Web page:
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Amare Stoudemire's comments on Lamar Odom speaks to inconsistent reputation

May 18, 2010 |  6:24 pm

In countless sequences, Lakers forward Lamar Odom drove to the lane, created his own shot and led a first-quarter charge both Lakers Coach Phil Jackson and Phoenix Coach Alvin Gentry believed served as the momentum boost in the Lakers' 128-107 Game 1 victory Monday over the Phoenix Suns.

While many of Odom's 19 points and playoff career-high 19 rebounds came against a defenseless Amare Stoudemire, it wasn't until Tuesday's practice when the Phoenix forward finally fought back.

"I'm not giving him no hype," Stoudemire testily told reporters before the Suns practiced on Tuesday. "He had a lucky game."

As far as Odom's response? He answered in the same nonchalant fashion that describes his laid-back demeanor. Said Odom: "Hopefully I can have another lucky one." Odom's teammates rang similar tunes. Lakers guard Derek Fisher mentioned Mick Jagger's recent comments to CNN's Larry King that part of the Rolling Stones' success pointed to luck. Jackson argued Odom created his own luck by playing aggressive. And Lakers forward Pau Gasol echoed similar sentiments, saying in both Spanish and English that, "you have to earn luck."

The Lakers effectively squashed down Stoudemire's comments about as quickly and efficiently as they shut down Phoenix in Game 1. Clearly, Stoudemire aimed to get inside Odom's head when he had no answer for him on the court. And the Lakers redefined luck by suggesting it's something that happened because Odom created it rather than the luck being some random event.

This philosophy universally applies to many walks of life, but clearly Stoudemire's comments referenced Odom's inconsistency and suggested you never know when Odom's going to put on a performance like he had in Game 1. That's going to be particularly important for Odom to replicate, however, considering the uncertainty surrounding the health of center Andrew Bynum, who had increased swelling in the torn cartilage in his right knee. Although Bynum reported less swelling after Tuesday's practice, he believes he'll miss most practices this series. And when Jackson was asked whether Bynum will improve from a four-point effort in 19 minutes in Game 1, Jackson admitted "I really have no idea. We hope we can get him going again."

At least in Game 1, the Lakers managed to absorb Bynum's limitations. Gasol scored an efficient 21 points on 10 of 13 shooting, marking the fifth time in seven games he scored at least 20 points. The Lakers scored 56 points in the paint. And of course, Odom's 19 points and 19 rebounds gave Gasol support inside. Though Gasol hopes Bynum's health improves, he remained confident the Lakers' inside presence would remain effective. (For those wanting to learn Spanish, forget using Rosetta Stone. Just watch the video below of Gasol, who switches between Spanish and English with reporters).

Of course, whether or not the inside presence remains effective depends on whether Odom can still maintain the dominance he had in Game 1. That is certainly possible. The week-long rest allowed him to heal from a sprained left shoulder. Odom has spent his first five postseasons averaging 16.8 points per game. And he's experienced plenty of success against Phoenix in the postseason, posting playoff career-highs in points (33 on May 2, 2007), field goals (13 on May 2, 2007), assists (nine on May 4, 2006), rebounds (19 in the Lakers' recent Game 1 victory) and offensive boards (seven in the same game).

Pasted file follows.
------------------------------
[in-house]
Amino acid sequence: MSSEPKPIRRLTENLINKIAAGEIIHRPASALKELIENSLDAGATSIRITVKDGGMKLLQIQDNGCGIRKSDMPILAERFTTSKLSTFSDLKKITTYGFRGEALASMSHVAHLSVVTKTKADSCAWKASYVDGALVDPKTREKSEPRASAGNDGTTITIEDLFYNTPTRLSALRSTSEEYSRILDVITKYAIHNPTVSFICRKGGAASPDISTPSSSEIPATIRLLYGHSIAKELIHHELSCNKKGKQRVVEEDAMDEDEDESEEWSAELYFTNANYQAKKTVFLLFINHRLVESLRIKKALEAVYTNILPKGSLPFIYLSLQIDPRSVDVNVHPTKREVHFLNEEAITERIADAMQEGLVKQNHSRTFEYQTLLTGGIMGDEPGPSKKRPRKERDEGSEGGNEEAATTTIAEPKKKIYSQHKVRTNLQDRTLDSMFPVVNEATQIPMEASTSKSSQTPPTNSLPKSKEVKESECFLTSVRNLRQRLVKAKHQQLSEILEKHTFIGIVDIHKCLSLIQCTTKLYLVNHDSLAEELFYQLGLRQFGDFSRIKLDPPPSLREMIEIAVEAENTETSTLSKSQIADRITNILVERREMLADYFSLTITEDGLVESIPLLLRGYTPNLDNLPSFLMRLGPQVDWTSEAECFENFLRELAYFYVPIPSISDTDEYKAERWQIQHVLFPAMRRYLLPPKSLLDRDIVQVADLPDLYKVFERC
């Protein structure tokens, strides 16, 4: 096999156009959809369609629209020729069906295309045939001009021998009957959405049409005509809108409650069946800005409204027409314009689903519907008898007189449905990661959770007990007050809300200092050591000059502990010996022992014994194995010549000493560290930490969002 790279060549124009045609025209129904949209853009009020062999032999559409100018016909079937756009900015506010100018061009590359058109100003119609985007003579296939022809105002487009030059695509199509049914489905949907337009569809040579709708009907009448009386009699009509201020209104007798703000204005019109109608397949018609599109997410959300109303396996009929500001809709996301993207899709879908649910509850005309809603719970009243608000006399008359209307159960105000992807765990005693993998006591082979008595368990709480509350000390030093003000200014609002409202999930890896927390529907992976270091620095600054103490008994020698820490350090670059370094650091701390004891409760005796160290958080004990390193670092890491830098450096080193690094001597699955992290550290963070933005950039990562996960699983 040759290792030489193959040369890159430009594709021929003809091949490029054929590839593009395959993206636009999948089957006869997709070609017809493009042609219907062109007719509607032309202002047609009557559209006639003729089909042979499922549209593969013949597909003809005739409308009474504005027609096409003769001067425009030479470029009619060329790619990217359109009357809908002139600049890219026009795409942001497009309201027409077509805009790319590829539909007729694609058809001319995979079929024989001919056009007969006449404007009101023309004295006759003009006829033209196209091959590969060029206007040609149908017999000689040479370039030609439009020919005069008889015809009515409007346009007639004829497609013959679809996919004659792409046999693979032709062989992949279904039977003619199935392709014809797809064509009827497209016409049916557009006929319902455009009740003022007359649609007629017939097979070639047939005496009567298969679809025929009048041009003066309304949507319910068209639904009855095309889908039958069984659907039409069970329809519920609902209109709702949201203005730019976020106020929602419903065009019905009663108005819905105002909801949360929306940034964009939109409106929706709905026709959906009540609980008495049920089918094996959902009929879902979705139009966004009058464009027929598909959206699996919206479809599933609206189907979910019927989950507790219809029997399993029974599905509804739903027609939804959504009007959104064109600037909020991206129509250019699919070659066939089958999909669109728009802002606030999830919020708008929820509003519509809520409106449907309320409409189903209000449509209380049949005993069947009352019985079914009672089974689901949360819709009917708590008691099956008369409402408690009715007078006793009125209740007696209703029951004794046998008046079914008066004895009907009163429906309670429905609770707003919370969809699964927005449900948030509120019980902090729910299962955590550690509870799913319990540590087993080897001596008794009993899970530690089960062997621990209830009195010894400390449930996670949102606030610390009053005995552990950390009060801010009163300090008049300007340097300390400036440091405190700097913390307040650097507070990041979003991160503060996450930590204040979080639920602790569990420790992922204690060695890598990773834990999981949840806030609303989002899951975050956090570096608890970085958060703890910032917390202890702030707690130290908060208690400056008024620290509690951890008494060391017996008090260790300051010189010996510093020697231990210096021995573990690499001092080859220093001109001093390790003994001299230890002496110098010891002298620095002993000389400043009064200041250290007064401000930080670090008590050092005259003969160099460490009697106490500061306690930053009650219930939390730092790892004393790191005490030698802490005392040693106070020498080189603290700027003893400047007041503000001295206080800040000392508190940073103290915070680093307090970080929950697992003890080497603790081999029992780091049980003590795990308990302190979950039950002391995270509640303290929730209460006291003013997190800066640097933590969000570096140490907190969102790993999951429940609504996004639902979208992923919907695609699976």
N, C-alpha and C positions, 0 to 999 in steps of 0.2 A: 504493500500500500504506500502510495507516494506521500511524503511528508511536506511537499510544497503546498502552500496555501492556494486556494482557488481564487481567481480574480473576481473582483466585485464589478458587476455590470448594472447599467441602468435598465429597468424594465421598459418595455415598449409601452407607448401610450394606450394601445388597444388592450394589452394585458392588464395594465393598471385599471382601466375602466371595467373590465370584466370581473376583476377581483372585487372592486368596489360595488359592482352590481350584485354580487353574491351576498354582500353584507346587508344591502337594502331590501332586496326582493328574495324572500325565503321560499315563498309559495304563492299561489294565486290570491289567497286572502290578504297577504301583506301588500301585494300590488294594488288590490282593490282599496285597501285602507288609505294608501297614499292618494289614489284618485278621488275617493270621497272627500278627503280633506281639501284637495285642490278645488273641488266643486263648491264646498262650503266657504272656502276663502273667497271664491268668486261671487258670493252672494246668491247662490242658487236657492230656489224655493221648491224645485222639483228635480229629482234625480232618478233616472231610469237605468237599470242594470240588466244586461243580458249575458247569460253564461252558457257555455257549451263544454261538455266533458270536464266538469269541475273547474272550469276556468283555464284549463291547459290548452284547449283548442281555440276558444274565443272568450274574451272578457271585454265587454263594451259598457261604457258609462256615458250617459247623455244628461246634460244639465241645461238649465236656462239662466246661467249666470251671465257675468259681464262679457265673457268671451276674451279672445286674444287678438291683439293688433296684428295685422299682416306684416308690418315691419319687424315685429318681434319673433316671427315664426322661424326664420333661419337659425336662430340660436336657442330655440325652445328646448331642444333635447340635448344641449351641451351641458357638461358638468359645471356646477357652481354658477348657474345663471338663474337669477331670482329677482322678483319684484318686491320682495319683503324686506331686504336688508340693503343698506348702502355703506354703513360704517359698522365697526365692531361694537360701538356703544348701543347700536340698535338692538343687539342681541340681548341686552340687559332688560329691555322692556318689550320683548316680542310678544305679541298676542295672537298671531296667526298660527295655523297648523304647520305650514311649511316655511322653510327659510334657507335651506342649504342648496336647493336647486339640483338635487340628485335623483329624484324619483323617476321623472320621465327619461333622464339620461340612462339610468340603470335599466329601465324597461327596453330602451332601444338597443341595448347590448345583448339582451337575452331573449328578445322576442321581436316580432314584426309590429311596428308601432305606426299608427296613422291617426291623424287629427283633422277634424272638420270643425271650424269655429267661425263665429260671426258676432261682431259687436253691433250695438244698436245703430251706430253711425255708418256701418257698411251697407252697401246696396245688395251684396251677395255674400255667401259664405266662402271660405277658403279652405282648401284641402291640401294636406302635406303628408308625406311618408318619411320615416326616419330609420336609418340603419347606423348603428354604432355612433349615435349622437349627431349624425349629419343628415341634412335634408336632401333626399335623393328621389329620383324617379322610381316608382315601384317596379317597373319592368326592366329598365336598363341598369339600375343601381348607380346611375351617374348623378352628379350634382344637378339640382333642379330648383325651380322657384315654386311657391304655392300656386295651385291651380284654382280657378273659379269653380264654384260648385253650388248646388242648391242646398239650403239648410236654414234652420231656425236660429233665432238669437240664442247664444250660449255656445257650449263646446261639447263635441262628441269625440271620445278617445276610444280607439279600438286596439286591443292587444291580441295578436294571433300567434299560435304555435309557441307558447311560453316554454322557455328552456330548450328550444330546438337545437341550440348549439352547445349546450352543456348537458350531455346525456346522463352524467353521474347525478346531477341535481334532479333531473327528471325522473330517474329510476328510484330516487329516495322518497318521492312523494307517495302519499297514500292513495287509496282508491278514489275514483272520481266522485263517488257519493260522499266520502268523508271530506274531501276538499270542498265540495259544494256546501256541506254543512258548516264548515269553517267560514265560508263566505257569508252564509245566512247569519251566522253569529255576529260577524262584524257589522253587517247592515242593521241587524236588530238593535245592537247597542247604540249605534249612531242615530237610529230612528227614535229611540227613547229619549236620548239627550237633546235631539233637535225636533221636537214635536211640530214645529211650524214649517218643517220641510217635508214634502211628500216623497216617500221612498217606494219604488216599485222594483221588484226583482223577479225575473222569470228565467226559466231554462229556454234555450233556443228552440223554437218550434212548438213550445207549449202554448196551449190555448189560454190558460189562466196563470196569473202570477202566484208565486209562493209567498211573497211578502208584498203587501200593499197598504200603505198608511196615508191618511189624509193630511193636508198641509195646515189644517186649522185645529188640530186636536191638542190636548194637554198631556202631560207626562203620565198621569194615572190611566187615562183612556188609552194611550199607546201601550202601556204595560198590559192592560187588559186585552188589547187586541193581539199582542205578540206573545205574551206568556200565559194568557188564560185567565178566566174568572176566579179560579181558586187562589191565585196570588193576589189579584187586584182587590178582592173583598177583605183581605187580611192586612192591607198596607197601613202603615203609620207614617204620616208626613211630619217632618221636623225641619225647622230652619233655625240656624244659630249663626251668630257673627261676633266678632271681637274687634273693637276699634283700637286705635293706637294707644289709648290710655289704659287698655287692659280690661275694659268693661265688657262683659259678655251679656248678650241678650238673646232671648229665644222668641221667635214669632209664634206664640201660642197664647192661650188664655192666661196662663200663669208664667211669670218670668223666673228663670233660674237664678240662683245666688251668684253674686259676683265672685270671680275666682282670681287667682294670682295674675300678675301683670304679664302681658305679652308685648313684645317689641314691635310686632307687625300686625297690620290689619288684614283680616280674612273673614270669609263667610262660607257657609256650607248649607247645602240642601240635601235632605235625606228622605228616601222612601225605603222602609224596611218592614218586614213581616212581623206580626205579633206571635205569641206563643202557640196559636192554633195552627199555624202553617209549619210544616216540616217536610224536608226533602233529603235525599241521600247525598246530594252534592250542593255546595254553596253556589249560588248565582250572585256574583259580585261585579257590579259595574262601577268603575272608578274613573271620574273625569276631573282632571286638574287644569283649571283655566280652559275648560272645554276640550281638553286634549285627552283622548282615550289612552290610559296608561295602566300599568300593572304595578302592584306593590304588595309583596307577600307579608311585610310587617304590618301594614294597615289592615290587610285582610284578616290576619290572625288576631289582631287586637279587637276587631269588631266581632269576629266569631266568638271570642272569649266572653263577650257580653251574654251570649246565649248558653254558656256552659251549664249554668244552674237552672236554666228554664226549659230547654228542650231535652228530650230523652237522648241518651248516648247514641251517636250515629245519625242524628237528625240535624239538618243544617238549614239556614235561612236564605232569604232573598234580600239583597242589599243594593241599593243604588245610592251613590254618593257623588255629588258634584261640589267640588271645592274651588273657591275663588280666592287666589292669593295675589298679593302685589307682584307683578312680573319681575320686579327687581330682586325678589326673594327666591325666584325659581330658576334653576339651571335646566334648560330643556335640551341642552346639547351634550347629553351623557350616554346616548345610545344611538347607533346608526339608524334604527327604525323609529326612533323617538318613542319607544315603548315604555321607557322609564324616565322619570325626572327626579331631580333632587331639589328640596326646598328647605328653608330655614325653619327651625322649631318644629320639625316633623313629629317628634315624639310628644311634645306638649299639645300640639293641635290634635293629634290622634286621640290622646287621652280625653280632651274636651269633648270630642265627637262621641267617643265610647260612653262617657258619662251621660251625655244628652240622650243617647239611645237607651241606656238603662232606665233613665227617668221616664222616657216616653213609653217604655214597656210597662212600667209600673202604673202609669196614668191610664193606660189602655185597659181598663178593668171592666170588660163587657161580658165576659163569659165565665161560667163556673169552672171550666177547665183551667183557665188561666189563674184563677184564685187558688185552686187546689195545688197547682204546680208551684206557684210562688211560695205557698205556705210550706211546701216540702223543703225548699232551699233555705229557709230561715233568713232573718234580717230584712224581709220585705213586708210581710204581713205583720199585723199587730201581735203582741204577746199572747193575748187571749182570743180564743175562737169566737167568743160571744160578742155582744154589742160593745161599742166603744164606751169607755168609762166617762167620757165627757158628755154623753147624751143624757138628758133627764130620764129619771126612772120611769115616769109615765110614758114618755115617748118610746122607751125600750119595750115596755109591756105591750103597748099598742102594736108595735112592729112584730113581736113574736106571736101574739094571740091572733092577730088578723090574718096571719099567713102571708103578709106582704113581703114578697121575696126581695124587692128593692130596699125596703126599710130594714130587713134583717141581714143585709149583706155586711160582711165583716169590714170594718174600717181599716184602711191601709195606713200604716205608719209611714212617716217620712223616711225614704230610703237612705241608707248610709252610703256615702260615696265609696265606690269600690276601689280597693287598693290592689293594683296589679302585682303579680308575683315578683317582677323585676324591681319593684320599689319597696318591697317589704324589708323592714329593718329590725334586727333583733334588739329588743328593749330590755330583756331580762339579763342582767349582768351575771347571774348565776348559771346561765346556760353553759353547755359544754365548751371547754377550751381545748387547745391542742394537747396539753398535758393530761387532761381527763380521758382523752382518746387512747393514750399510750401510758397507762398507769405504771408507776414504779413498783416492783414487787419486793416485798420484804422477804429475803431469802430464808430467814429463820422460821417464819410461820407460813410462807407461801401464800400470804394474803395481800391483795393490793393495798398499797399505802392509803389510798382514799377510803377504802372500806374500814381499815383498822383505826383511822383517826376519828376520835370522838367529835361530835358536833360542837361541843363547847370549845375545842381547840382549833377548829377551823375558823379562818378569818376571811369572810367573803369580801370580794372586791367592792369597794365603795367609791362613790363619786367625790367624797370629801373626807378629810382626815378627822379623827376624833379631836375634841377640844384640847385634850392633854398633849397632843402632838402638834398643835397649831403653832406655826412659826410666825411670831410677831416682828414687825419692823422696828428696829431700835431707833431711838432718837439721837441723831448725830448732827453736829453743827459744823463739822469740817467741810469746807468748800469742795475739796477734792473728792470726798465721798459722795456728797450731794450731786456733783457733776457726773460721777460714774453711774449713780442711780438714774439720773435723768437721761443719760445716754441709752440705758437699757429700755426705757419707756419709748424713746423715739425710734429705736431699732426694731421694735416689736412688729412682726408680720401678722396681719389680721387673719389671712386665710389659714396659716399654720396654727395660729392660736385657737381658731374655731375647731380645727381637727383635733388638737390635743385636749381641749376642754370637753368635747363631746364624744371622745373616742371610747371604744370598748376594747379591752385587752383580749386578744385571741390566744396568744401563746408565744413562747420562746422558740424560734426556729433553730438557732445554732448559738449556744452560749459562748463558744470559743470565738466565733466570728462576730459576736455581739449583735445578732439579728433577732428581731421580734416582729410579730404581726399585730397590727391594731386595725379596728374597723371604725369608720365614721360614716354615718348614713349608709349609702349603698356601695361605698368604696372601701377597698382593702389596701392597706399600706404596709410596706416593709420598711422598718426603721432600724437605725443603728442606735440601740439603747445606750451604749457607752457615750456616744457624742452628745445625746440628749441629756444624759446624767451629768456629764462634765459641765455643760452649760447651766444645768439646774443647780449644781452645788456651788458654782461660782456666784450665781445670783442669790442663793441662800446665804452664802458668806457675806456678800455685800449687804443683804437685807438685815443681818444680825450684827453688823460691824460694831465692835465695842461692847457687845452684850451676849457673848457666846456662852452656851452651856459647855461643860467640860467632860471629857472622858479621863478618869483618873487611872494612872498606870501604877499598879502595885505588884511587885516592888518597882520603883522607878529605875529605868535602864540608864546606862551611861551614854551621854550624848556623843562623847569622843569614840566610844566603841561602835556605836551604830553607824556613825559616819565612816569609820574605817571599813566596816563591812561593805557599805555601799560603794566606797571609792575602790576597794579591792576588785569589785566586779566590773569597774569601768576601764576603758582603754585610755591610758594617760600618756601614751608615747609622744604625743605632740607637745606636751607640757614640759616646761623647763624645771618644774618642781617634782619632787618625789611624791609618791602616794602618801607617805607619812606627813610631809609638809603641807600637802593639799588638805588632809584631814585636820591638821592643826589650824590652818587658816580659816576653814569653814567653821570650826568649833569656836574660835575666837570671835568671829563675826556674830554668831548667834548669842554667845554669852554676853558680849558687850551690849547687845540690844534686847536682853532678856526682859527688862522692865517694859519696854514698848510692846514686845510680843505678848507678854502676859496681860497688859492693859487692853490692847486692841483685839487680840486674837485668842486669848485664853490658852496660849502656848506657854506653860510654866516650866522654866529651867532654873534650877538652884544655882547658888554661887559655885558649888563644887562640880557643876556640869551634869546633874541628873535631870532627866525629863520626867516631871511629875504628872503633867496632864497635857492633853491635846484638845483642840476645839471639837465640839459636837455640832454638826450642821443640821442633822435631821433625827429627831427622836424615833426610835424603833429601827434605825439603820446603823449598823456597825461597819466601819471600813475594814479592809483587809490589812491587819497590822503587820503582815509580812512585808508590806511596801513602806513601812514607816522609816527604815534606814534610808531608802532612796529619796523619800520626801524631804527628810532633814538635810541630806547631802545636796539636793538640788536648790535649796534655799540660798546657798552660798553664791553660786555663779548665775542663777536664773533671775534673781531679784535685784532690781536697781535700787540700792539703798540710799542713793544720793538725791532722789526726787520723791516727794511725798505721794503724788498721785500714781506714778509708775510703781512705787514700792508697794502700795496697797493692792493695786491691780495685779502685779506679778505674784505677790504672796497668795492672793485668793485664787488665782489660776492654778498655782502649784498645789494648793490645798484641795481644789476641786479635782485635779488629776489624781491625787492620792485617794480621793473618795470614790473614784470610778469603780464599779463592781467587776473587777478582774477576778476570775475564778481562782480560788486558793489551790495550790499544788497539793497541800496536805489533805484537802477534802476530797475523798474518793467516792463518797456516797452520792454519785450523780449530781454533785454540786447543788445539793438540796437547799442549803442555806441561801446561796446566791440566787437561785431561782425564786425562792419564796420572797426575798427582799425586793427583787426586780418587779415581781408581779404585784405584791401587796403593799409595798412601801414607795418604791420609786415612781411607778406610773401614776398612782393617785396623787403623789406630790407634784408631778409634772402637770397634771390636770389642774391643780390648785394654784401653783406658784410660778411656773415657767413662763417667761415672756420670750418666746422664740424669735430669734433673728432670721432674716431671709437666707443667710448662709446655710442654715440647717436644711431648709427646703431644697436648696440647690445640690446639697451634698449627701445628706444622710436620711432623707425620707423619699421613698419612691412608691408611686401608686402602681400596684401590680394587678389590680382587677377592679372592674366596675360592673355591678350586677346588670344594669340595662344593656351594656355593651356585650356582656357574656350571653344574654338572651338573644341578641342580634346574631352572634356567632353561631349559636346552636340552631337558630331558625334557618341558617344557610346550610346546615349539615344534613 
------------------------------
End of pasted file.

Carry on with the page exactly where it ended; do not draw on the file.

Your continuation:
But whether or not this happens consistently remains unpredictable. Odom entered Game 1 of the Western Conference Finals averaging 8.5 points and 8.1 rebounds, which ranked below his regular-season average of 10.8 points and 9.8 rebounds per game, a clip that prompted former Laker James Worthy to publicly question his effort. Lakers guard Kobe Bryant found the criticism unwarranted, citing the 12.2 points Odom averaged as a starter. Fisher offered a similar assessment, arguing Odom's numbers mostly had to do with the fact that he's not always needed to be a dominant scorer.

"I don't think it's a question of effort," Fisher said. "I think it's just a game-to-game thing. There isn't really anybody on our team really with exception to Kobe that stastically every night, certain numbers need to look a certain way. Everybody else, you have to be willing to take what comes to you on the nights that it does."


I understand Fisher's contention. But my point isn't the difference in Odom's numbers. It's how he appeared more involved in the game itself. There's been plenty of times this postseason where the Lakers' supporting cast almost made Odom feel uninspired to find different ways to contribute, and it prompted Jackson several times to single out Odom. That's why I found it telling that a simple question to Bynum abou Odom's performance led to this response.

"As long as he's geeked up and excited about the games," Bynum said, "he's going to go out and do the same thing."

Odom offered a simpler take. "I just go out there and play whaever the matchup is," he said. "I just try to be as efficient as possible." And whether that's through increased aggressiveness, luck or both, two things at least remain clear. Odom doesn't care what Stoudemire said. And the success he experienced in Game 1 came directly from himself.

"That's a lot of times the way basketball is," Jackson said. "A guy starts playing well and things fall in his hands. He certainly did last night and we hope it continues for him."

--Mark Medina

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